Why Aren't GMO Foods Labeled?

You can avoid sugar, aspartame, trans-fats, or MSG if you’re a savvy reader of labels. But if you want so avoids genetically modified organisms (GMO’s), it’s not so easy. They’re not listed on labels. You could buy organic foods, which by law can’t contain more than 5 percent GMO’s -- but now that might not work either.

The U.S. Department of Agriculture has approved three new kinds of genetically engineered foods -- alfalfa, a type of corn, and sugar beets. And FDA will likely soon approve GM salmon, which would become the first genetically modified animal to be sold in the U.S., but probably not the last.  And the FDA and USDA will not require any of these products, or foods containing them, to be labeled as genetically engineered.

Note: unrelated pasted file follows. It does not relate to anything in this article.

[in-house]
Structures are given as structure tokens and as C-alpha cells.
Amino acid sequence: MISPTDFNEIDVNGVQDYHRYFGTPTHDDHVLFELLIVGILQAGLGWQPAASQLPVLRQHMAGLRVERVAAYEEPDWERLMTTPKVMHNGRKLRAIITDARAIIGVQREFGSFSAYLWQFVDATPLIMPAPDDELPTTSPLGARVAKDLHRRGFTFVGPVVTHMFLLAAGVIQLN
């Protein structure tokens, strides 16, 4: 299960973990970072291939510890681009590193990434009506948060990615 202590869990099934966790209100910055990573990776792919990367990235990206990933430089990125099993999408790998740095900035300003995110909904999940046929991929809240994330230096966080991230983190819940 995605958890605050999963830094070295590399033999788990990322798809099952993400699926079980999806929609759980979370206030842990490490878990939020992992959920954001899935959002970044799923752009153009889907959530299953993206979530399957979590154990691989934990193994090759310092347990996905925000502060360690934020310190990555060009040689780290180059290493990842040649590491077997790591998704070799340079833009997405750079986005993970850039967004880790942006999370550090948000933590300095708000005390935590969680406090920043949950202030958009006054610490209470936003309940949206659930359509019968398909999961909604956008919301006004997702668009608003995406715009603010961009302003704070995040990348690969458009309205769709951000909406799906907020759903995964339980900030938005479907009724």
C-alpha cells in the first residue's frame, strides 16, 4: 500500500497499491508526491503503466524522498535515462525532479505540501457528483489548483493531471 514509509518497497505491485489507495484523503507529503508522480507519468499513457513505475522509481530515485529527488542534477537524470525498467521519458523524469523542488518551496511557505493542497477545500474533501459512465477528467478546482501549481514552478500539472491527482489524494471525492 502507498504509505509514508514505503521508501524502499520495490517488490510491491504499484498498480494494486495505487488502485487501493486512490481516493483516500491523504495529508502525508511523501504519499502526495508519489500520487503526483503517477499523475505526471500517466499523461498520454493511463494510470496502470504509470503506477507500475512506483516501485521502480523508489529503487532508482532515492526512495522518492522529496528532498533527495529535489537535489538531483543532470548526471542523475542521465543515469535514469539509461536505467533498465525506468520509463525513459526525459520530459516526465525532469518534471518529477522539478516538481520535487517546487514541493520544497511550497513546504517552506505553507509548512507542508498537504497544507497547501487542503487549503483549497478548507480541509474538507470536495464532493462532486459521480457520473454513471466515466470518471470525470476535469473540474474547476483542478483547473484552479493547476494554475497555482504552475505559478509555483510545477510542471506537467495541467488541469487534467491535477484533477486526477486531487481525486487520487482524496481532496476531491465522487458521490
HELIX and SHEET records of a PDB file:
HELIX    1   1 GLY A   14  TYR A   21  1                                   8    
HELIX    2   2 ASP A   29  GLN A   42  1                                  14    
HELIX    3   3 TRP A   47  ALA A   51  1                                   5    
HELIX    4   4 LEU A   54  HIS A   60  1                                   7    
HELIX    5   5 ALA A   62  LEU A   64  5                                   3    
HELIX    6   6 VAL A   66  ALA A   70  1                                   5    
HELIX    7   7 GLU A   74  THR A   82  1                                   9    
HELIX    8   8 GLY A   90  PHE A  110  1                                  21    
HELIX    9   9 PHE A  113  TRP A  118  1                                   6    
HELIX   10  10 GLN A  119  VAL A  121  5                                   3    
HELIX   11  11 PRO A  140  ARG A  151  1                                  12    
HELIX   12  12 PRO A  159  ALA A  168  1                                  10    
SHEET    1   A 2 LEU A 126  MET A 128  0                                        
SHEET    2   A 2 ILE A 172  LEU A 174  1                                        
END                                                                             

According to an editorial in the New York Times:

“Even more than questionable approvals, it’s the unwillingness to label these products as such -- even the G.E. salmon will be sold without distinction -- that is demeaning and undemocratic, and the real reason is clear: producers and producer-friendly agencies correctly suspect that consumers will steer clear of G.E. products if they can identify them. Which may make them unprofitable. Where is the free market when we need it?”

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